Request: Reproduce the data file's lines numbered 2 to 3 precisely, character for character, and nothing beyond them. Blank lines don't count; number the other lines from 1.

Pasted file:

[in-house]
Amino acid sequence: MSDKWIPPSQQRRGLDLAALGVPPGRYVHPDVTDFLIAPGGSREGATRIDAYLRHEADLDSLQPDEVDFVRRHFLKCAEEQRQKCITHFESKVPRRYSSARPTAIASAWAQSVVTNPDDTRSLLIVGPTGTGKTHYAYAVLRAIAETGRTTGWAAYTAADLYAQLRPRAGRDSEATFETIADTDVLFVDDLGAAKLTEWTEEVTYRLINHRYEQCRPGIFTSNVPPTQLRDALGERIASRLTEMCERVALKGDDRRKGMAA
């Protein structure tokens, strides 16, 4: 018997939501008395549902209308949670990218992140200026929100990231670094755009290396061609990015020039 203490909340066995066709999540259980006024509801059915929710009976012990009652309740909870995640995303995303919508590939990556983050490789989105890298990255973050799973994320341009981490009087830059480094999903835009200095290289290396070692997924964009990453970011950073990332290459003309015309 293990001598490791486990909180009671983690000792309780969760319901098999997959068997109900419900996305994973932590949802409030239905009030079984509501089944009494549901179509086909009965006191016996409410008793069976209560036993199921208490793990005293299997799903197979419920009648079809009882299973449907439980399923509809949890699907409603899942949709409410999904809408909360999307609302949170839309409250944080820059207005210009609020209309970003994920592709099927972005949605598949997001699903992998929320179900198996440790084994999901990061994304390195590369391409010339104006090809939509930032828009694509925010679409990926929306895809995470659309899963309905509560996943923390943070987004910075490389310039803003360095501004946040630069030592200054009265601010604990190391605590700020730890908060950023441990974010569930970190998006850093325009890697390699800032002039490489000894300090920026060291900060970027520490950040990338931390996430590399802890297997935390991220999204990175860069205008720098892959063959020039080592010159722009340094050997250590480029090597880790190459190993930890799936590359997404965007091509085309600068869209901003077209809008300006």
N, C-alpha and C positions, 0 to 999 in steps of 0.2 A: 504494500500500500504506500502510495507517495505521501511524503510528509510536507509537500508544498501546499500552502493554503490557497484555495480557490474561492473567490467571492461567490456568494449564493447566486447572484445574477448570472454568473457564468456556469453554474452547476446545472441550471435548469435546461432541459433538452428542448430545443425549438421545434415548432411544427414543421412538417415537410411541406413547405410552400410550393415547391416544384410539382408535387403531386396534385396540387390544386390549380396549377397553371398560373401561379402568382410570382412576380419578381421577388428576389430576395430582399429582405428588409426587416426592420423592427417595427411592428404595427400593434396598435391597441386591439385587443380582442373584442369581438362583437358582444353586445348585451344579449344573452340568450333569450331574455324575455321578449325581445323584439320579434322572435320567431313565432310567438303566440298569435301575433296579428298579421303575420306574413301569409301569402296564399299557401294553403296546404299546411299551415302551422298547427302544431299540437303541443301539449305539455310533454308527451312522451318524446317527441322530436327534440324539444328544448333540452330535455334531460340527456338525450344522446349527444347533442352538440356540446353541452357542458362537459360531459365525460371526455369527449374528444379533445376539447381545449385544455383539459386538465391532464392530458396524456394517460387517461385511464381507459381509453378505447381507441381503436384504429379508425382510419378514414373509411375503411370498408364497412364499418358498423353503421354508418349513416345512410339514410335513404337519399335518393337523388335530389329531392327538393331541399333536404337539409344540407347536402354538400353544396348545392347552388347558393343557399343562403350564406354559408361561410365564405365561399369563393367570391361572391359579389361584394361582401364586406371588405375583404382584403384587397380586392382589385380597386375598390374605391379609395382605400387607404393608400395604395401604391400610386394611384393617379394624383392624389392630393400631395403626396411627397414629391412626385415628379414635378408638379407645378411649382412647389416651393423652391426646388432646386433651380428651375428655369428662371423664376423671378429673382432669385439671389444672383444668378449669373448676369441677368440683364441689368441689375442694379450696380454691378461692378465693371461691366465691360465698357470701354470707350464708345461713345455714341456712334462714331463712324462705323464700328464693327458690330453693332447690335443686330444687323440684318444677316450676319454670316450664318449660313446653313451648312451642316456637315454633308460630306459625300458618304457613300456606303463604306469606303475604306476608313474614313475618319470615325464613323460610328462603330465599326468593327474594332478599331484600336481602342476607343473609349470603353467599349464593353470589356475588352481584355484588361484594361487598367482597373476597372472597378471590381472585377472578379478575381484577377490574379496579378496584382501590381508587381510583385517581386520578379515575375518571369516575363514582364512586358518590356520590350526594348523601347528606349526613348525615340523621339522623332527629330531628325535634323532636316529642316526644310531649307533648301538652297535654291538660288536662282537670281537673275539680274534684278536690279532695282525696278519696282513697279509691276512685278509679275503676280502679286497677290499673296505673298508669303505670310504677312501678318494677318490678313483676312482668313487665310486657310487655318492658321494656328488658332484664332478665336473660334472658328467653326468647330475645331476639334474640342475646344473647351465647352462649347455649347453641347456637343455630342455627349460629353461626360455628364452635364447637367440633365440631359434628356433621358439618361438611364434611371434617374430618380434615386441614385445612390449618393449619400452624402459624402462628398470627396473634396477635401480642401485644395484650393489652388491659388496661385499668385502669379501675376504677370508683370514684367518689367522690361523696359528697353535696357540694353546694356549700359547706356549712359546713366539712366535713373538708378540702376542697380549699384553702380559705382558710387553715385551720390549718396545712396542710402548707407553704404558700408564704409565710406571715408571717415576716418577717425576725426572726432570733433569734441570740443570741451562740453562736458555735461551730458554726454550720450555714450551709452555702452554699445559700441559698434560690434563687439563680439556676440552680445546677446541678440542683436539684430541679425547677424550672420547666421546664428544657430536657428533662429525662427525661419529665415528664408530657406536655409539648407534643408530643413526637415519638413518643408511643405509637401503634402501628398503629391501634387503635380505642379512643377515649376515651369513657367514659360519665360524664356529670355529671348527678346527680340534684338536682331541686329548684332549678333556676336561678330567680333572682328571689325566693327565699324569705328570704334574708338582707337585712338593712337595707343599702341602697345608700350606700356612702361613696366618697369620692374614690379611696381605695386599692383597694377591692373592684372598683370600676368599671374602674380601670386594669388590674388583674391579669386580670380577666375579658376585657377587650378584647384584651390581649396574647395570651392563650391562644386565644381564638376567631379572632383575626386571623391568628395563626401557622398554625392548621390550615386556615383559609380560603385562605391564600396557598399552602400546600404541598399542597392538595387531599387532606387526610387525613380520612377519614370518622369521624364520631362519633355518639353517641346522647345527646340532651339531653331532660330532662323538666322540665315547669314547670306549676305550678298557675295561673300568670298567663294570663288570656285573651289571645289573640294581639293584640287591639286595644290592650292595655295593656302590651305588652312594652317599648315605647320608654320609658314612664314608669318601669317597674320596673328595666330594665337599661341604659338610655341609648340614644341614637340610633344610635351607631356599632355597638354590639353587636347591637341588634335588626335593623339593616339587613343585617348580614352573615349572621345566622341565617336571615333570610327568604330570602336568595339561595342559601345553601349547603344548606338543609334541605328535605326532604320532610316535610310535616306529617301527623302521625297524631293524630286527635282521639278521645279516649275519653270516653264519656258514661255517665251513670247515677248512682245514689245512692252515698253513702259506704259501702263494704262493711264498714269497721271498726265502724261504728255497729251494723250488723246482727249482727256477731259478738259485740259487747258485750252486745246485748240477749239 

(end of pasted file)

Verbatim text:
Amino acid sequence: MSDKWIPPSQQRRGLDLAALGVPPGRYVHPDVTDFLIAPGGSREGATRIDAYLRHEADLDSLQPDEVDFVRRHFLKCAEEQRQKCITHFESKVPRRYSSARPTAIASAWAQSVVTNPDDTRSLLIVGPTGTGKTHYAYAVLRAIAETGRTTGWAAYTAADLYAQLRPRAGRDSEATFETIADTDVLFVDDLGAAKLTEWTEEVTYRLINHRYEQCRPGIFTSNVPPTQLRDALGERIASRLTEMCERVALKGDDRRKGMAA
């Protein structure tokens, strides 16, 4: 018997939501008395549902209308949670990218992140200026929100990231670094755009290396061609990015020039 203490909340066995066709999540259980006024509801059915929710009976012990009652309740909870995640995303995303919508590939990556983050490789989105890298990255973050799973994320341009981490009087830059480094999903835009200095290289290396070692997924964009990453970011950073990332290459003309015309 293990001598490791486990909180009671983690000792309780969760319901098999997959068997109900419900996305994973932590949802409030239905009030079984509501089944009494549901179509086909009965006191016996409410008793069976209560036993199921208490793990005293299997799903197979419920009648079809009882299973449907439980399923509809949890699907409603899942949709409410999904809408909360999307609302949170839309409250944080820059207005210009609020209309970003994920592709099927972005949605598949997001699903992998929320179900198996440790084994999901990061994304390195590369391409010339104006090809939509930032828009694509925010679409990926929306895809995470659309899963309905509560996943923390943070987004910075490389310039803003360095501004946040630069030592200054009265601010604990190391605590700020730890908060950023441990974010569930970190998006850093325009890697390699800032002039490489000894300090920026060291900060970027520490950040990338931390996430590399802890297997935390991220999204990175860069205008720098892959063959020039080592010159722009340094050997250590480029090597880790190459190993930890799936590359997404965007091509085309600068869209901003077209809008300006």